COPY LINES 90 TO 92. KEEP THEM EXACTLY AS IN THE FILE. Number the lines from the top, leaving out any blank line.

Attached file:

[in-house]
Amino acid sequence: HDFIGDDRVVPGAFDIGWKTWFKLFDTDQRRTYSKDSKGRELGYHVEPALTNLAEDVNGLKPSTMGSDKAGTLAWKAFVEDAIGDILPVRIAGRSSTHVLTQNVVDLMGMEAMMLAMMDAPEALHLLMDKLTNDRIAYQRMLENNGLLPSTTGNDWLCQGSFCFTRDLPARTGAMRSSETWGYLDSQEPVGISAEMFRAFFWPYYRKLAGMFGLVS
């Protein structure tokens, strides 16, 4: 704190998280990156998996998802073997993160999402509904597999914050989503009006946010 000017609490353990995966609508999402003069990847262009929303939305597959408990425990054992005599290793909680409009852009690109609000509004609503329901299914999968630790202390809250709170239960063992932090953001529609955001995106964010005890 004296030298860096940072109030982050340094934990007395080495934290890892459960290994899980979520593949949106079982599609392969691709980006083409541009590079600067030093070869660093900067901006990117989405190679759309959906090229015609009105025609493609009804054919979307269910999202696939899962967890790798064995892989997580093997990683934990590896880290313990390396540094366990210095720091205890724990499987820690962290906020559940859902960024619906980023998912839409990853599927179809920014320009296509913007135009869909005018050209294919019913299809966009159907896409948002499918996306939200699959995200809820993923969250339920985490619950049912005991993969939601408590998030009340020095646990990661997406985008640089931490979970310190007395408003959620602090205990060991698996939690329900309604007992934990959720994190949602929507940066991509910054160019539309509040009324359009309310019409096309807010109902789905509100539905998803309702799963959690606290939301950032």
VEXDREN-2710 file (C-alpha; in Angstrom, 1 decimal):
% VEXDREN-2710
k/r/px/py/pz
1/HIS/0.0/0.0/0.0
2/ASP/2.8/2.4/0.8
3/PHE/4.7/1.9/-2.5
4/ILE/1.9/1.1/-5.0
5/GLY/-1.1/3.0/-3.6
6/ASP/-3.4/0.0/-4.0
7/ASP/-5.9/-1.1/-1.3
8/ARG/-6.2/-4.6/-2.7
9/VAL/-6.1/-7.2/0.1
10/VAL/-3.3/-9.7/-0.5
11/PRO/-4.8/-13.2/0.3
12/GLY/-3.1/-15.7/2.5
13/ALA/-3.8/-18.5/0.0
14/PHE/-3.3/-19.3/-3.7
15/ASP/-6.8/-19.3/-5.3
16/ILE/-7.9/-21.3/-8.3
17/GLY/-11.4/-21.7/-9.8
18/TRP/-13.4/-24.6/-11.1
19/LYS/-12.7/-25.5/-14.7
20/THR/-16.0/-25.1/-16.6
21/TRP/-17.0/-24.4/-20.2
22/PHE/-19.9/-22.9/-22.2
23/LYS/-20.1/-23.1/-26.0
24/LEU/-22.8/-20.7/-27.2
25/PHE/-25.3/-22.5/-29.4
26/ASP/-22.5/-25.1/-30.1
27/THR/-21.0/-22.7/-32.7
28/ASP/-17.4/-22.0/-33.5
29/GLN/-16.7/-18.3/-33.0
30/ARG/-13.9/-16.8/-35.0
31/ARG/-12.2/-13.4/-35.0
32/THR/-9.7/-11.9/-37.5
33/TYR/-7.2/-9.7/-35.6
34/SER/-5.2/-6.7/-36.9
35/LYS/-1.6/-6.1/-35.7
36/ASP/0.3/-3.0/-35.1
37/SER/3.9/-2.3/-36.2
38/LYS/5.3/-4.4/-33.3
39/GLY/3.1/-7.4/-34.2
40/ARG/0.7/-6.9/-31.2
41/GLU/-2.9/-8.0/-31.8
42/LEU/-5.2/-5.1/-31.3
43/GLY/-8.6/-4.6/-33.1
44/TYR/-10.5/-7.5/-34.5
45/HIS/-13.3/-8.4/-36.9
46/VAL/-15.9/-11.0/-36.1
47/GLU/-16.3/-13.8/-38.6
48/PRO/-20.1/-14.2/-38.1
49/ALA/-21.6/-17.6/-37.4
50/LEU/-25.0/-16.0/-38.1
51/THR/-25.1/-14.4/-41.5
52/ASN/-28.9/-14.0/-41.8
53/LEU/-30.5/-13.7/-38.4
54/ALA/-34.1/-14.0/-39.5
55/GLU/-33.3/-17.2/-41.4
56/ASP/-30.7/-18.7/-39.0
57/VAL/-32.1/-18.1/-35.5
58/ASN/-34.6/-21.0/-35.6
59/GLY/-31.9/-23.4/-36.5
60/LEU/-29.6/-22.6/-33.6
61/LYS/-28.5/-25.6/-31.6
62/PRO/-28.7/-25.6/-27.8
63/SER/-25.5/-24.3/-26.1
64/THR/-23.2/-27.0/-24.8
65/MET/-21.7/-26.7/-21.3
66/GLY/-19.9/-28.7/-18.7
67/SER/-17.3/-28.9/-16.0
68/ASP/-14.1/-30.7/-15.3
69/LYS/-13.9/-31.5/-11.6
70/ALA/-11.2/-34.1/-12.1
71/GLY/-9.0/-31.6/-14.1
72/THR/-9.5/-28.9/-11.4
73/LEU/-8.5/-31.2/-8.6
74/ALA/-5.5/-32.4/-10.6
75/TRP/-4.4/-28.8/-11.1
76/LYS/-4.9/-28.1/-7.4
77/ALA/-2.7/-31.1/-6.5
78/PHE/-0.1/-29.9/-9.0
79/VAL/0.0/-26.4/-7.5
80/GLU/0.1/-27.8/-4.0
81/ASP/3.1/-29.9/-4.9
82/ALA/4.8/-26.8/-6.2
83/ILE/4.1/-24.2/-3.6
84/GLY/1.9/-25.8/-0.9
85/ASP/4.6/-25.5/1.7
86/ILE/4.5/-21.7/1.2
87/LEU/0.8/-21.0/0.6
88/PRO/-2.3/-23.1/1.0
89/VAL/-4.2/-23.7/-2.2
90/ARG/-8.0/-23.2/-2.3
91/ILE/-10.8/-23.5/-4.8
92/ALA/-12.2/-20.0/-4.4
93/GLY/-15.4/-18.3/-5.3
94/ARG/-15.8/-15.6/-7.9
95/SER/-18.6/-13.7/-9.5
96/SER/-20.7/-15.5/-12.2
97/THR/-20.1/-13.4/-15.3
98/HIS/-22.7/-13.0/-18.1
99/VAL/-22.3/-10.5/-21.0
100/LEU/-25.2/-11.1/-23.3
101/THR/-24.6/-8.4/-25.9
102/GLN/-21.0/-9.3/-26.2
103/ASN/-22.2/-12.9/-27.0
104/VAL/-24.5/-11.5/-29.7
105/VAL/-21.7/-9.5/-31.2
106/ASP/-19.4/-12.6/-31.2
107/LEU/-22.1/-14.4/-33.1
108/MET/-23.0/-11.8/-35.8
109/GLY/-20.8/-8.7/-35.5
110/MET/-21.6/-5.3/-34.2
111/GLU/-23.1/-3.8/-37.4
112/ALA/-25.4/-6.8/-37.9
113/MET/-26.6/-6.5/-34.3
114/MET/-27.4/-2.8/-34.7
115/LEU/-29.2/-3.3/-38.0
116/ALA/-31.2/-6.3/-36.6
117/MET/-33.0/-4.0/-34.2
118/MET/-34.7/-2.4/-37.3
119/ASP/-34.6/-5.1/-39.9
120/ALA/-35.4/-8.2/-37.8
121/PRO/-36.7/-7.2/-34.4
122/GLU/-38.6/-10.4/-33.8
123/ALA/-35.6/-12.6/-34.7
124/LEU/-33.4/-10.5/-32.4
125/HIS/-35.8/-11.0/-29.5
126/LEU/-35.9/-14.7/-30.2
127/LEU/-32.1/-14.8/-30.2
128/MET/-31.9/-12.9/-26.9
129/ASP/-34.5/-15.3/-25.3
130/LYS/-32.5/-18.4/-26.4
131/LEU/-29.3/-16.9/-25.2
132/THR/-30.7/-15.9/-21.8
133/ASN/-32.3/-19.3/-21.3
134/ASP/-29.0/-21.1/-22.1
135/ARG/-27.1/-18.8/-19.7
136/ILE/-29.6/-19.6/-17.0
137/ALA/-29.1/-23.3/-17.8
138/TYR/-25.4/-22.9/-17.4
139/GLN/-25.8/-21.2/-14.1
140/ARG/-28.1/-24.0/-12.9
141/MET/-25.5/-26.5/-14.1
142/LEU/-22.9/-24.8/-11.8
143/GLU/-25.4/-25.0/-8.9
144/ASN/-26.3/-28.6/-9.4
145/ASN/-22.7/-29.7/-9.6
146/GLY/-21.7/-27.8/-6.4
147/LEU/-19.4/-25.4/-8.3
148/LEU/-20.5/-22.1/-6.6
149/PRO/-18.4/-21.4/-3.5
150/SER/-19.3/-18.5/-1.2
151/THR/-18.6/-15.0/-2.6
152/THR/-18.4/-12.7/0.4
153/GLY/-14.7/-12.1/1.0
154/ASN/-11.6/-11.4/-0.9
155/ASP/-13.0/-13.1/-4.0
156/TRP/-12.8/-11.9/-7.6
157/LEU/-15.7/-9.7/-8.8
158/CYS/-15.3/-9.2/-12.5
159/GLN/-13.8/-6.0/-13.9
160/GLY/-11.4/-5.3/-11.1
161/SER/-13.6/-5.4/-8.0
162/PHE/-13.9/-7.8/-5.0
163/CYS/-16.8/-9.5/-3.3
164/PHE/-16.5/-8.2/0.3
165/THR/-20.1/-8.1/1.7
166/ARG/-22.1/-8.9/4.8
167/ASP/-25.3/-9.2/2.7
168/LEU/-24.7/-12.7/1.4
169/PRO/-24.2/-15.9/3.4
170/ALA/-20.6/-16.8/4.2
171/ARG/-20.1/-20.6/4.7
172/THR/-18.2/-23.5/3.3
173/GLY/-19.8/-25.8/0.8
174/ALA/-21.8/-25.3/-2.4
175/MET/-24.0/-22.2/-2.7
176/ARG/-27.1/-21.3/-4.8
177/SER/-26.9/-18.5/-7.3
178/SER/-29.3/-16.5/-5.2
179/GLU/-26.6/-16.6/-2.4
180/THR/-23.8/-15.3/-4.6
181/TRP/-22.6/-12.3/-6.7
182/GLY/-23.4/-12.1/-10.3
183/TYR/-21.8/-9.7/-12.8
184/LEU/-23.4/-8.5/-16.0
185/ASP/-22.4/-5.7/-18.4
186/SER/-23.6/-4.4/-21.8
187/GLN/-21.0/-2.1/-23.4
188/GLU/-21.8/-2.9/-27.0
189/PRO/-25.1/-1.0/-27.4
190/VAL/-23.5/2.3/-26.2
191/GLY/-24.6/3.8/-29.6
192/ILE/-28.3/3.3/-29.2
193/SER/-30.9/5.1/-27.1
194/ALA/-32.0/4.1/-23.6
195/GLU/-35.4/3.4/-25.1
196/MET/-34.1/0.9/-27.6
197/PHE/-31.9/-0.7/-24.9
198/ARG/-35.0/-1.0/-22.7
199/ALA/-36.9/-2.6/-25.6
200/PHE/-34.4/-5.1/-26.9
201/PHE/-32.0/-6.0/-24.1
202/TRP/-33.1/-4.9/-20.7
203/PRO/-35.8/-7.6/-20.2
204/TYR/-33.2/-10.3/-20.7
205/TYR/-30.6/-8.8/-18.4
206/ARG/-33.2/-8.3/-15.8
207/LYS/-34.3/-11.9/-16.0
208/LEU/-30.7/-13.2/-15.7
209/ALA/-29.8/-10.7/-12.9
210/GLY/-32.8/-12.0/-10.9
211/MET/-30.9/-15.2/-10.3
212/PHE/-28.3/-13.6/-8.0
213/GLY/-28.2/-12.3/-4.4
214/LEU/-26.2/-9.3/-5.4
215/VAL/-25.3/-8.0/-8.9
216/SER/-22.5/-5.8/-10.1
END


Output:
84/GLY/1.9/-25.8/-0.9
85/ASP/4.6/-25.5/1.7
86/ILE/4.5/-21.7/1.2